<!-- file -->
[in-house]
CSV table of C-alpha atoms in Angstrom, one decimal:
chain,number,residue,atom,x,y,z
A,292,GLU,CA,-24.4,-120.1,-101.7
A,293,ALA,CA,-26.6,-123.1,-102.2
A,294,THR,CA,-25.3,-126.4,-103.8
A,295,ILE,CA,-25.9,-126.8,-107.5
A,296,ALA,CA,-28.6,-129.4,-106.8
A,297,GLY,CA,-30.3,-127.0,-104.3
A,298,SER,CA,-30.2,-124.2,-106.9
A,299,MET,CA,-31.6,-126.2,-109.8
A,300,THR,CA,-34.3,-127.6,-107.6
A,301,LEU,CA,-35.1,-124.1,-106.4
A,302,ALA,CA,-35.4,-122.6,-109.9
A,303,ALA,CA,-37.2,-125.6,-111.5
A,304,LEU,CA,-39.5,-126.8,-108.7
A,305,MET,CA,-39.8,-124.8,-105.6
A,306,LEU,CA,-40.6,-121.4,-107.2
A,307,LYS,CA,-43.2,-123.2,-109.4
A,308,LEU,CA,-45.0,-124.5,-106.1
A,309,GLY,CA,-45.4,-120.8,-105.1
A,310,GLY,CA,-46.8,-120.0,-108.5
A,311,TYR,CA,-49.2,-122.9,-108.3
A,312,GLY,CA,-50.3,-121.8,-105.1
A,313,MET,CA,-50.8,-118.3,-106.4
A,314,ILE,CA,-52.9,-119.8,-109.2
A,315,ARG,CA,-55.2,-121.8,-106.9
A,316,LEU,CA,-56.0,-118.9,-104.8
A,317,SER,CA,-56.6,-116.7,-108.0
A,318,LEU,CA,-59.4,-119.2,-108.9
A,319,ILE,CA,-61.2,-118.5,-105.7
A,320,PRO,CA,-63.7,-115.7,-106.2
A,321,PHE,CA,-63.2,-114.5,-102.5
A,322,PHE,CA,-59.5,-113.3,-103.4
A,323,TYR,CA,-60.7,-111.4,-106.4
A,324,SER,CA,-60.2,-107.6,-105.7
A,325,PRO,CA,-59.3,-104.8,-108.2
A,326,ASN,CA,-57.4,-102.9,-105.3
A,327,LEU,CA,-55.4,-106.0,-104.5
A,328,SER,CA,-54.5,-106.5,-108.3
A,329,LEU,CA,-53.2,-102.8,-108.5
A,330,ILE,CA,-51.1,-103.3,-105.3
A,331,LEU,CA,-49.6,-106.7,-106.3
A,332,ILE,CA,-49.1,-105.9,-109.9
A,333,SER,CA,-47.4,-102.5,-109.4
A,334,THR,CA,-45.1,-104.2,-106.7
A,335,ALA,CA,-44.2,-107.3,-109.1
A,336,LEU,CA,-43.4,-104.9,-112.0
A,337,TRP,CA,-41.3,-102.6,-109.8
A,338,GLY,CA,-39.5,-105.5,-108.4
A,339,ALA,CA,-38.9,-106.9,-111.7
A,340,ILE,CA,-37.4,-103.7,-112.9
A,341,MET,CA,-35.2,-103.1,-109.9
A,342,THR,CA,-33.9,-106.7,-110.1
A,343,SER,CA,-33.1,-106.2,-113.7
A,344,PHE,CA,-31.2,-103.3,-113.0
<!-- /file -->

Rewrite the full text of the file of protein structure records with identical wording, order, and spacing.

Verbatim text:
[in-house]
CSV table of C-alpha atoms in Angstrom, one decimal:
chain,number,residue,atom,x,y,z
A,292,GLU,CA,-24.4,-120.1,-101.7
A,293,ALA,CA,-26.6,-123.1,-102.2
A,294,THR,CA,-25.3,-126.4,-103.8
A,295,ILE,CA,-25.9,-126.8,-107.5
A,296,ALA,CA,-28.6,-129.4,-106.8
A,297,GLY,CA,-30.3,-127.0,-104.3
A,298,SER,CA,-30.2,-124.2,-106.9
A,299,MET,CA,-31.6,-126.2,-109.8
A,300,THR,CA,-34.3,-127.6,-107.6
A,301,LEU,CA,-35.1,-124.1,-106.4
A,302,ALA,CA,-35.4,-122.6,-109.9
A,303,ALA,CA,-37.2,-125.6,-111.5
A,304,LEU,CA,-39.5,-126.8,-108.7
A,305,MET,CA,-39.8,-124.8,-105.6
A,306,LEU,CA,-40.6,-121.4,-107.2
A,307,LYS,CA,-43.2,-123.2,-109.4
A,308,LEU,CA,-45.0,-124.5,-106.1
A,309,GLY,CA,-45.4,-120.8,-105.1
A,310,GLY,CA,-46.8,-120.0,-108.5
A,311,TYR,CA,-49.2,-122.9,-108.3
A,312,GLY,CA,-50.3,-121.8,-105.1
A,313,MET,CA,-50.8,-118.3,-106.4
A,314,ILE,CA,-52.9,-119.8,-109.2
A,315,ARG,CA,-55.2,-121.8,-106.9
A,316,LEU,CA,-56.0,-118.9,-104.8
A,317,SER,CA,-56.6,-116.7,-108.0
A,318,LEU,CA,-59.4,-119.2,-108.9
A,319,ILE,CA,-61.2,-118.5,-105.7
A,320,PRO,CA,-63.7,-115.7,-106.2
A,321,PHE,CA,-63.2,-114.5,-102.5
A,322,PHE,CA,-59.5,-113.3,-103.4
A,323,TYR,CA,-60.7,-111.4,-106.4
A,324,SER,CA,-60.2,-107.6,-105.7
A,325,PRO,CA,-59.3,-104.8,-108.2
A,326,ASN,CA,-57.4,-102.9,-105.3
A,327,LEU,CA,-55.4,-106.0,-104.5
A,328,SER,CA,-54.5,-106.5,-108.3
A,329,LEU,CA,-53.2,-102.8,-108.5
A,330,ILE,CA,-51.1,-103.3,-105.3
A,331,LEU,CA,-49.6,-106.7,-106.3
A,332,ILE,CA,-49.1,-105.9,-109.9
A,333,SER,CA,-47.4,-102.5,-109.4
A,334,THR,CA,-45.1,-104.2,-106.7
A,335,ALA,CA,-44.2,-107.3,-109.1
A,336,LEU,CA,-43.4,-104.9,-112.0
A,337,TRP,CA,-41.3,-102.6,-109.8
A,338,GLY,CA,-39.5,-105.5,-108.4
A,339,ALA,CA,-38.9,-106.9,-111.7
A,340,ILE,CA,-37.4,-103.7,-112.9
A,341,MET,CA,-35.2,-103.1,-109.9
A,342,THR,CA,-33.9,-106.7,-110.1
A,343,SER,CA,-33.1,-106.2,-113.7
A,344,PHE,CA,-31.2,-103.3,-113.0